Long delays to cancer treatment are causing people to suffer anxiety and depression, a charity has warned.
A survey of more than 1,000 people recently diagnosed with cancer shows nearly two thirds (64%) experienced mental health problems such as anxiety and depression while waiting for their treatment to start.
The number of people waiting more than two months to start cancer treatment after an urgent referral was 25,157 in 2016 - the highest on record and up on the 23,760 in 2015 and 13,191 in 2010.
Macmillan Cancer Support, which carried out the poll across England, said this could equate to around 190,000 people a year.
It found that one in eight (13 per cent) people recently diagnosed with cancer said their general health got worse while they waited for their treatment to start.
Some eight per cent said their cancer symptoms got worse or new symptoms developed - almost 25,000 people a year.
New NHS figures show that the target for cancer patients to start treatment within two months of urgent referral was breached for the whole of 2016.
In 2016, 25,157 people in England waited for more than two months for treatment to start - the highest number on record.
Dr Rosie Loftus, joint chief medical officer at Macmillan Cancer Support, said: “Going through cancer treatment can be a harrowing experience, and when people are made to wait long periods for treatment, it piles on even more uncertainty and distress.
“Waiting over two months to start treatment can have a profoundly negative impact on someone’s mental health, quite apart from the serious strain it can place on families and carers.
“Doctors and nurses do everything in their power to make sure treatment starts as quickly as possible, and cancelling operations is the very last thing they want to do.”
Dr Fran Woodard, executive director of policy and impact at the charity, said: “The delays cancer patients are experiencing are a stark warning sign that cancer services in England are struggling to keep up with demand. These pressures will only become more acute as the numbers of people diagnosed with cancer increases in the coming years.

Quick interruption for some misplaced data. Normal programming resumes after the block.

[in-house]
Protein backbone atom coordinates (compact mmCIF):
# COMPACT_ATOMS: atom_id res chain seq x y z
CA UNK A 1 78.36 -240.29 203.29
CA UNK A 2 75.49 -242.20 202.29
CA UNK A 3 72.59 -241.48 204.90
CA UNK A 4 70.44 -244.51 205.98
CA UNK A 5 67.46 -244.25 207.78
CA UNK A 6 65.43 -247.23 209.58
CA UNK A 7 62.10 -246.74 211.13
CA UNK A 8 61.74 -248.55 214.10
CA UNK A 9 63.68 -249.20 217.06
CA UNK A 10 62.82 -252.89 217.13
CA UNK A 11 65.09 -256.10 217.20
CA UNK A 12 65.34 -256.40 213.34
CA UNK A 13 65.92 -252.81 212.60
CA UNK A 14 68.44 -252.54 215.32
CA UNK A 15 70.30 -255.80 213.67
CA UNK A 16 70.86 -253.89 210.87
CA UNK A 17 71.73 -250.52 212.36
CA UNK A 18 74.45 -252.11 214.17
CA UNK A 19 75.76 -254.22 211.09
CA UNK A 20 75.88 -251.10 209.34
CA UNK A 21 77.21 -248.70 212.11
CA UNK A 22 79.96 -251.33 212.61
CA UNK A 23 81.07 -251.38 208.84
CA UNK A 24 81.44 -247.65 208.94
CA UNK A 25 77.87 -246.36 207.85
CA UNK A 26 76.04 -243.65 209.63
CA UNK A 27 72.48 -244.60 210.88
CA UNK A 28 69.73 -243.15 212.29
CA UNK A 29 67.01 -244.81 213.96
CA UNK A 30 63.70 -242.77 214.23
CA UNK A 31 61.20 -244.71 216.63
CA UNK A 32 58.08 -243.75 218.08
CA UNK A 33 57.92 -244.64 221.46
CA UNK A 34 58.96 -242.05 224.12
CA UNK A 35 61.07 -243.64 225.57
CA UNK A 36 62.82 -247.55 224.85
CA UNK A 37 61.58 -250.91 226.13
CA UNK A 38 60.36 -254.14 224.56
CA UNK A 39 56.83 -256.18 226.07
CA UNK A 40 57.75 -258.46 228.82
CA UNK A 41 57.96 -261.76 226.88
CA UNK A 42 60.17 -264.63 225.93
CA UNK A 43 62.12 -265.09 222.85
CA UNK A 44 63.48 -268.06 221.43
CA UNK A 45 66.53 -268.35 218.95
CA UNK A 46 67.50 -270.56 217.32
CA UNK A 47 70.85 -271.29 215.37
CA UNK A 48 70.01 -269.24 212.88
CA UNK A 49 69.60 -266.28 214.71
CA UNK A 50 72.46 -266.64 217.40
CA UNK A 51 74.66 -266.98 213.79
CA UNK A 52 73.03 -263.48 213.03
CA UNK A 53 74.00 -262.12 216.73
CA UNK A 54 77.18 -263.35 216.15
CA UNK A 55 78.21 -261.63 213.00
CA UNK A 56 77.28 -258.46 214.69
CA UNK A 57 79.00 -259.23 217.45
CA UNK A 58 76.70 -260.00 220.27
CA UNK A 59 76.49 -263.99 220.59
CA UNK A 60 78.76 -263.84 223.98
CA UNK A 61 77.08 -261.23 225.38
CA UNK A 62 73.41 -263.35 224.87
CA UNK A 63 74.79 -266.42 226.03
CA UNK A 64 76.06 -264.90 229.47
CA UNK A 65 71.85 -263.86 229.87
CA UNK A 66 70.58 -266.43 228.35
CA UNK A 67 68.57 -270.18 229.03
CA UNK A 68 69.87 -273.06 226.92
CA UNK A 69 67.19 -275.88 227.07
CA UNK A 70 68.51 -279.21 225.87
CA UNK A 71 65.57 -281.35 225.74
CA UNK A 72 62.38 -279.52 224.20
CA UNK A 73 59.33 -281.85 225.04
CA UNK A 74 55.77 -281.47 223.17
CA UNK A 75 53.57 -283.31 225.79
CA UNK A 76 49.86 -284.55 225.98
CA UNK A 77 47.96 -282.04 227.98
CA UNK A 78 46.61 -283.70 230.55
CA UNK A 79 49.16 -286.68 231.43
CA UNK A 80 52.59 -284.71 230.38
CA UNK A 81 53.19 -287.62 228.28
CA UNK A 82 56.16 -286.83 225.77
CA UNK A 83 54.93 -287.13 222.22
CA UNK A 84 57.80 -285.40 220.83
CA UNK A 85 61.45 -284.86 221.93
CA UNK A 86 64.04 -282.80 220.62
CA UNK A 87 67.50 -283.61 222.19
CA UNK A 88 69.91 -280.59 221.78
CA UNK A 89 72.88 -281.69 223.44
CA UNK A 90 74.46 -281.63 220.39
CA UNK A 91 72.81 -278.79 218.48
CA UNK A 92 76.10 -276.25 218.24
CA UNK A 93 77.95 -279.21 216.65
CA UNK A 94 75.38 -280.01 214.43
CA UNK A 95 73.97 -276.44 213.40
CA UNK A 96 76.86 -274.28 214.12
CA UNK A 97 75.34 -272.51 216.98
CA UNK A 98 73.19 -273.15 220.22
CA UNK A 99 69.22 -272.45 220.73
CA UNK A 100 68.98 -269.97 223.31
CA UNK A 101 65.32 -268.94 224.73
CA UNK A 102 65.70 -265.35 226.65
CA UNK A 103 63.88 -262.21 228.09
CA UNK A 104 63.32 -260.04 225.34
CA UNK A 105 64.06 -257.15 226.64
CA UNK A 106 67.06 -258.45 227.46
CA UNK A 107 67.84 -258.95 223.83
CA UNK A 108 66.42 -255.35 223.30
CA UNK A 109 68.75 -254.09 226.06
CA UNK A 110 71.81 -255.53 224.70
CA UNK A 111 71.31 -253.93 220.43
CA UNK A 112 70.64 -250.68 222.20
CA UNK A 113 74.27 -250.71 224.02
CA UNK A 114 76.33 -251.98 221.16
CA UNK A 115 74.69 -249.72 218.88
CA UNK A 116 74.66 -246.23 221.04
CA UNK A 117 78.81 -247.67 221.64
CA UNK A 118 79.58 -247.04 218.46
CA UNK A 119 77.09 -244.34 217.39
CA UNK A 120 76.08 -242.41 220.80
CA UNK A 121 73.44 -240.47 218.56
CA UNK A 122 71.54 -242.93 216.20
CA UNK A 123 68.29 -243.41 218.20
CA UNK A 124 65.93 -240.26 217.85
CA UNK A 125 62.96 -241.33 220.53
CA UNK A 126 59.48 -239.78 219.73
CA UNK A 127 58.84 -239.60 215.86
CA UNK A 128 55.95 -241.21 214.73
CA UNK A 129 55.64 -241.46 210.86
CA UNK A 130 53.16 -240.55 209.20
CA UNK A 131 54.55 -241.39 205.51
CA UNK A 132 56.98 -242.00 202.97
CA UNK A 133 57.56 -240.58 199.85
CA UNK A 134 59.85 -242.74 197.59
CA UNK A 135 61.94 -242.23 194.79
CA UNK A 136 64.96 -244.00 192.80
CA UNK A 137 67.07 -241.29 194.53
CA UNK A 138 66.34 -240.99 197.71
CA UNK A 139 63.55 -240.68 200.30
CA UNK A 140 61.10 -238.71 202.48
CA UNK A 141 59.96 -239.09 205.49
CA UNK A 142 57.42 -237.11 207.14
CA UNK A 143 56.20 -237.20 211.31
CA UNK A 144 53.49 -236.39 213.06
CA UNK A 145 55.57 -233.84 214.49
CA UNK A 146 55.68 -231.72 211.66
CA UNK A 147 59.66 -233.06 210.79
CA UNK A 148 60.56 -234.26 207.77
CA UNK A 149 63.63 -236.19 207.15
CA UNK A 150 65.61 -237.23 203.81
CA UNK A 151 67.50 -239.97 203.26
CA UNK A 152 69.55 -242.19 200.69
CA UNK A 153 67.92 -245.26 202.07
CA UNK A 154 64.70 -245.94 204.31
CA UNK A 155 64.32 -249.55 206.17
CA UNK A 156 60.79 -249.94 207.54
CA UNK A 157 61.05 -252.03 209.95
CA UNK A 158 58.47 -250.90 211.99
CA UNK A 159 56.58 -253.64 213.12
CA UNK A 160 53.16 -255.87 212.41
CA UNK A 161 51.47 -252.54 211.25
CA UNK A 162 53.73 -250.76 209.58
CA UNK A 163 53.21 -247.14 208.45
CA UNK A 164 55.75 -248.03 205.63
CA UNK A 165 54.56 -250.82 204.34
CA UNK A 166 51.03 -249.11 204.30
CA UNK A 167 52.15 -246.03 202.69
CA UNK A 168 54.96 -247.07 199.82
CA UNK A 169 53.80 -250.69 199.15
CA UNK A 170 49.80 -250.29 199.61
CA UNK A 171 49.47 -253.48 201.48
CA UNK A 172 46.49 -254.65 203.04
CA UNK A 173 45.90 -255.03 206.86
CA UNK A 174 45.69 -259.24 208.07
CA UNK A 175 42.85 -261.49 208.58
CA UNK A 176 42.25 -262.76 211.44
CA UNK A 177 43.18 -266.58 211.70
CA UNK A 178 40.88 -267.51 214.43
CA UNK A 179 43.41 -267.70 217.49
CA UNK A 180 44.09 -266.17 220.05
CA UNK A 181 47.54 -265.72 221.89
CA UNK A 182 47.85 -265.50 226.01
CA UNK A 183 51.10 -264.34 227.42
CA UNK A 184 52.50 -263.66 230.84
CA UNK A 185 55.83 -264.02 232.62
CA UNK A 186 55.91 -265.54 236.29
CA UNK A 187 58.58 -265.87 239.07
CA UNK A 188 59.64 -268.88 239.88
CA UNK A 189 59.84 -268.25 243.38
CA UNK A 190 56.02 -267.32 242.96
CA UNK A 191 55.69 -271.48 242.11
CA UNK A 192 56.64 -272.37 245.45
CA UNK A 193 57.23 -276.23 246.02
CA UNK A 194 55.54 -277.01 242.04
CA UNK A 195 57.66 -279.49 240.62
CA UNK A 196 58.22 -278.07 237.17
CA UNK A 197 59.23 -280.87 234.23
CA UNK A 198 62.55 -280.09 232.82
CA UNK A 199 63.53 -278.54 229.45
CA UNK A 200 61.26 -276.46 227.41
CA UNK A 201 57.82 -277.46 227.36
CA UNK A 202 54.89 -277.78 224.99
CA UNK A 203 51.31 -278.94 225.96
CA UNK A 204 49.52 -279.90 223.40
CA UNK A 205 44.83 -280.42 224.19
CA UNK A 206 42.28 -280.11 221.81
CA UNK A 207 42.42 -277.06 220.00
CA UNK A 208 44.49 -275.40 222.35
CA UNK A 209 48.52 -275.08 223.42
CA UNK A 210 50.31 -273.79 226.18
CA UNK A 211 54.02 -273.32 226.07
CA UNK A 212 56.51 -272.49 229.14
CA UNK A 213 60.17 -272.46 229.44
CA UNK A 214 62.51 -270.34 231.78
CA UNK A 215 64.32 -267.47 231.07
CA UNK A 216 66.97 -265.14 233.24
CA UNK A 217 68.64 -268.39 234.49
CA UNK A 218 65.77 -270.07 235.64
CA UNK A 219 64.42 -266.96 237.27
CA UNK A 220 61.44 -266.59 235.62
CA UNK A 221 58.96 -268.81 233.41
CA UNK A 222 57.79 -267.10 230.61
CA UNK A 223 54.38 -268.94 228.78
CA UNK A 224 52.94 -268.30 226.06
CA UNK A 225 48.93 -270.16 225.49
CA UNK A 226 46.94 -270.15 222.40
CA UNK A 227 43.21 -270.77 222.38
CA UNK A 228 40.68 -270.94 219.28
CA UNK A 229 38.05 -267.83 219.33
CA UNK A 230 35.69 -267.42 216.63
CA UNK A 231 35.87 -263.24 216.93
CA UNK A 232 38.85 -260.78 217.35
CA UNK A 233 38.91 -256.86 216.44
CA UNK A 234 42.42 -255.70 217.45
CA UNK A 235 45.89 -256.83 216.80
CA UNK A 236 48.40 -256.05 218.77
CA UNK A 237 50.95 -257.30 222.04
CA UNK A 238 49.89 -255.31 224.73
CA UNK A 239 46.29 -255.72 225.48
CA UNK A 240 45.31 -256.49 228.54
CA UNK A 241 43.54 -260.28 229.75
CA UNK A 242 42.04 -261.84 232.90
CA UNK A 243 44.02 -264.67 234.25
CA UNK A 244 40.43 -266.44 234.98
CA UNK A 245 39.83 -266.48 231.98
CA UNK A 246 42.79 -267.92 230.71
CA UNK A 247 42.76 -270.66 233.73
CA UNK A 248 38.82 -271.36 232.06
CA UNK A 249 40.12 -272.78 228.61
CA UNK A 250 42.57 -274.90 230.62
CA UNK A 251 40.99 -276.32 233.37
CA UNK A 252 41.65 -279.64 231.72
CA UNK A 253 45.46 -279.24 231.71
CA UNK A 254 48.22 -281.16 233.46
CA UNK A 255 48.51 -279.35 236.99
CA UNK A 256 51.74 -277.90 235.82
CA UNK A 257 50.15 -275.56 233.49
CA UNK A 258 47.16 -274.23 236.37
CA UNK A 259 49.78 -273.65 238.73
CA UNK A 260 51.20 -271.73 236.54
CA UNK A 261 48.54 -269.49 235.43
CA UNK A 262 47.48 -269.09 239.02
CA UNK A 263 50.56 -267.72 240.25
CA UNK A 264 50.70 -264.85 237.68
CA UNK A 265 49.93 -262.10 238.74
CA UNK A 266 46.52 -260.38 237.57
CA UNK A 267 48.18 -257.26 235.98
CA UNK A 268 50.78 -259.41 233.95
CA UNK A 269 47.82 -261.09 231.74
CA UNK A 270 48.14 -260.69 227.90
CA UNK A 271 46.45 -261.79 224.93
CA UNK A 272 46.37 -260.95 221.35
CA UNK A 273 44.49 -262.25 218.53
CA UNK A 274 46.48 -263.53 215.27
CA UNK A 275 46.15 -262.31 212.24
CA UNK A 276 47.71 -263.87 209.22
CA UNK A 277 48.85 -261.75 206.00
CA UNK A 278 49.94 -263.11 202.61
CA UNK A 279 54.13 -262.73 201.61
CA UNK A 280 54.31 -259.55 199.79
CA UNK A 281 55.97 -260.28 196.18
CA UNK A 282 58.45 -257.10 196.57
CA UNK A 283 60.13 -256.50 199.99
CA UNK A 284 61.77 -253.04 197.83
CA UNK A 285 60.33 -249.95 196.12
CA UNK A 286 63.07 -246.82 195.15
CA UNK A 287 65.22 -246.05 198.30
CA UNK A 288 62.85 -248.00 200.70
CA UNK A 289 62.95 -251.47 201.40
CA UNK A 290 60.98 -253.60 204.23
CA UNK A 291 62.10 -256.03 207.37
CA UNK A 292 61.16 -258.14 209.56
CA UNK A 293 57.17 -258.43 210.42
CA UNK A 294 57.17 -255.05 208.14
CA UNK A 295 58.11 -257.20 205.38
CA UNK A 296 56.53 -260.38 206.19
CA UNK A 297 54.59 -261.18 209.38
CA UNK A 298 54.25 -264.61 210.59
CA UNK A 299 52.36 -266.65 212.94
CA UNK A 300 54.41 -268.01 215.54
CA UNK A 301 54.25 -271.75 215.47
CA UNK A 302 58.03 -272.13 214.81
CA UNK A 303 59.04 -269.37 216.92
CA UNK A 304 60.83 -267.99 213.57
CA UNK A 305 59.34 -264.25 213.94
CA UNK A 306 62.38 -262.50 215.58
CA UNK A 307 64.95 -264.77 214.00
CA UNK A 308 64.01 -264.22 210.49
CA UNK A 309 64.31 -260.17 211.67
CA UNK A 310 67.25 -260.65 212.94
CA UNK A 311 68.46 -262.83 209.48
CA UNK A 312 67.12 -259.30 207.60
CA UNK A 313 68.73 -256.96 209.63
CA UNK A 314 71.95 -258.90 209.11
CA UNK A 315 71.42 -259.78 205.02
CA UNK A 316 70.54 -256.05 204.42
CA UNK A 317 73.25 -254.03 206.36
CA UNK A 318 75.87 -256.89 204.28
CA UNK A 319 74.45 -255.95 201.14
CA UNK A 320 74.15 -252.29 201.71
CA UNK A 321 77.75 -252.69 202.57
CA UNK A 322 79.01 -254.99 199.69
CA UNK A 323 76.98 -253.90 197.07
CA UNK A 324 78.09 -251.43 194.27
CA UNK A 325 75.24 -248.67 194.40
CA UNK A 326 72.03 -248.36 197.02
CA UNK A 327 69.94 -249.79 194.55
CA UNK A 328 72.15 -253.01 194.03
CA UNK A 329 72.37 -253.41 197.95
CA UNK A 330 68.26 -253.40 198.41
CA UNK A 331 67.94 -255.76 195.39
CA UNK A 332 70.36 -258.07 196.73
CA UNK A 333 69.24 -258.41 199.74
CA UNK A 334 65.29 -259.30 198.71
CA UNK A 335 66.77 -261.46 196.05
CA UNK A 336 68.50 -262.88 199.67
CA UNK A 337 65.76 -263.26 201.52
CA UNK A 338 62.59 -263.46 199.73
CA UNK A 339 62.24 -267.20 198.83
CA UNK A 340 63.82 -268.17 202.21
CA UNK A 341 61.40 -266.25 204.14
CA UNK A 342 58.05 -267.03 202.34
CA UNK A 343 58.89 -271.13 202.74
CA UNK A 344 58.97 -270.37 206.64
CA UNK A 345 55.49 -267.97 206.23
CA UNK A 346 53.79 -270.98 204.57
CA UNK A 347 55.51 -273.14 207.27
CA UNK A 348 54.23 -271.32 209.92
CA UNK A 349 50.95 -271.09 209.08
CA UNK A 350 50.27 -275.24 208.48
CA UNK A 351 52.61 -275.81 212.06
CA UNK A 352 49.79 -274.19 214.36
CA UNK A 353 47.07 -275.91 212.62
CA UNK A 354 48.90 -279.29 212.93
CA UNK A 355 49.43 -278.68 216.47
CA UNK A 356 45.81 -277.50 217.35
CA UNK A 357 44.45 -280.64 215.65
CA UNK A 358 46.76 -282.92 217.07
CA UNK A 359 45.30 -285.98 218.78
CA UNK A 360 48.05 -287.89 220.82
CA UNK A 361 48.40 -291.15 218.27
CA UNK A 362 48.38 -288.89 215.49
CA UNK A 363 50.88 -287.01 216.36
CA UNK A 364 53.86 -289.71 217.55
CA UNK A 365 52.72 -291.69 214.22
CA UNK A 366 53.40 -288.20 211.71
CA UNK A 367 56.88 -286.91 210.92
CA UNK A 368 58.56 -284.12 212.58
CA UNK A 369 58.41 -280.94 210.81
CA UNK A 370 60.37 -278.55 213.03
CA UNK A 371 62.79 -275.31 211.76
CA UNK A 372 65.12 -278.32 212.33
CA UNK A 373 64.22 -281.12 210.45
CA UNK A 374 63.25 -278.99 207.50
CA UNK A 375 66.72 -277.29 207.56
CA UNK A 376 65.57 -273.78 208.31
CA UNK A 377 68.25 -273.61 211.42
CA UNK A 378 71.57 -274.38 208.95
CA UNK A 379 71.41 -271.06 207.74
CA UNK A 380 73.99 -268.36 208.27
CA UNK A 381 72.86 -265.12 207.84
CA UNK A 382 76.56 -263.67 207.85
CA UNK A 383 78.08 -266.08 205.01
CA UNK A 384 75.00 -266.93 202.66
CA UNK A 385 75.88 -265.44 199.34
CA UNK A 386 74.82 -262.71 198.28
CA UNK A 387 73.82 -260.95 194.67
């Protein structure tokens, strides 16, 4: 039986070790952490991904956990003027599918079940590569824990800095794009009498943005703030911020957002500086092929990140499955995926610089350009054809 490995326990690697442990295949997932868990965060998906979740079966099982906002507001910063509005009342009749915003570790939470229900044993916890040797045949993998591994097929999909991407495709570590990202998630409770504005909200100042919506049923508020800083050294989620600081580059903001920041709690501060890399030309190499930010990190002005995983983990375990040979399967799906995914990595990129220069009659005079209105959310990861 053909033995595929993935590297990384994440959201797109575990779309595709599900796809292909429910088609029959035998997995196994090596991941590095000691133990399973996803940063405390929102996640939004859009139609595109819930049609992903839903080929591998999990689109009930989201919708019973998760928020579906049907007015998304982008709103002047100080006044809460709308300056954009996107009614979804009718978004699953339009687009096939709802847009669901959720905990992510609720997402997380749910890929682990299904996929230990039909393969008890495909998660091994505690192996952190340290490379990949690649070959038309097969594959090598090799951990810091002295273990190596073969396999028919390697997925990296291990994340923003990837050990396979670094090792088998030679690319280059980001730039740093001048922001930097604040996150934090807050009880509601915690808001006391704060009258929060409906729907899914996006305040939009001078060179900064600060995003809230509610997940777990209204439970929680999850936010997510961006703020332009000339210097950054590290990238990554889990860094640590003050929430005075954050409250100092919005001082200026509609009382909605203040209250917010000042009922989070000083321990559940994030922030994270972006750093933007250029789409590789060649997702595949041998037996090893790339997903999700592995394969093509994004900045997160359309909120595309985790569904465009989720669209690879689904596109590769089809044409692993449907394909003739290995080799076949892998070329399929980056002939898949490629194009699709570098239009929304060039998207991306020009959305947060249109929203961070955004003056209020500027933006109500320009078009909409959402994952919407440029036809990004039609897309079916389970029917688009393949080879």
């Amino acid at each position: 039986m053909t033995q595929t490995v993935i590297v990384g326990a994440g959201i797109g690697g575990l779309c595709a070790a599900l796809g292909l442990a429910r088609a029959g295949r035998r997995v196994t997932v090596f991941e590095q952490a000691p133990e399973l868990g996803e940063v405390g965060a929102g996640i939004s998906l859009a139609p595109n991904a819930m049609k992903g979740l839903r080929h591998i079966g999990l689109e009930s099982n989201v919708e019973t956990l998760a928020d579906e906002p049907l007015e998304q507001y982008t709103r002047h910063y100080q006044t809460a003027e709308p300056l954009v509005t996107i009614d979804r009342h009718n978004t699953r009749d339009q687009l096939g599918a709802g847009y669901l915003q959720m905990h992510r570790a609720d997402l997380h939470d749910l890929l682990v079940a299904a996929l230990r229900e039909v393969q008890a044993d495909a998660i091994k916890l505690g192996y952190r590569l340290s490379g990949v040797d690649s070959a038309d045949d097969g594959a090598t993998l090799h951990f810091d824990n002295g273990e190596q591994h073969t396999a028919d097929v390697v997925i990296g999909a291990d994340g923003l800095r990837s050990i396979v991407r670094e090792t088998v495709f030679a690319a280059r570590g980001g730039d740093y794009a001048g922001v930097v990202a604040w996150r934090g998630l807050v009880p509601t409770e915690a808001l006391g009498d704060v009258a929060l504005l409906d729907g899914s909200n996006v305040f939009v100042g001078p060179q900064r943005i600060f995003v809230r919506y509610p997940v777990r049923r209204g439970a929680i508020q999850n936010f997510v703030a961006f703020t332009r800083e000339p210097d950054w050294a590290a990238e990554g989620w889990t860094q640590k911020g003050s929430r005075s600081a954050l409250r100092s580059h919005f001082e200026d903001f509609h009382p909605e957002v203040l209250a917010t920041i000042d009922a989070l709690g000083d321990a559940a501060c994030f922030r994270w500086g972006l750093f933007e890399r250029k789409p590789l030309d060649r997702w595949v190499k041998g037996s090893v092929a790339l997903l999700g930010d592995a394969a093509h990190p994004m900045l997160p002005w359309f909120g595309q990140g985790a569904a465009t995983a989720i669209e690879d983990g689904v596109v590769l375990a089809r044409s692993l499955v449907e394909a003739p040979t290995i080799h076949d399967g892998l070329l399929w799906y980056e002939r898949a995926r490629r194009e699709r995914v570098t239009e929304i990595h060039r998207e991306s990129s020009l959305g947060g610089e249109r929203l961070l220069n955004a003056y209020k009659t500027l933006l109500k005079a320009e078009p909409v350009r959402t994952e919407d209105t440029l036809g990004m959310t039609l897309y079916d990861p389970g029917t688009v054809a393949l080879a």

“We now have a good strategy and the extra funding is now in place to now tackle these problems. This money must be ring-fenced so that it is used to transform services, and not fill existing holes in trust balance sheets.”
Meanwhile, figures for December reveal just 86.2 per cent of A&E patients were seen within four hours - the worst figure on record.
Dr Mark Holland, president of the Society for Acute Medicine, said while things have improved slightly this winter, “we are still seeing significant pockets of stress in the systemWe yet again call on the Secretary of State for Health to acknowledge the crisis. It is blatantly obvious to frontline healthcare workers and, more importantly, the patients they serve, that our NHS can no longer cope.”
Simon Stevens, chief executive of NHS England, told members of the board that the NHS was under pressure, but thanked hard-working staff.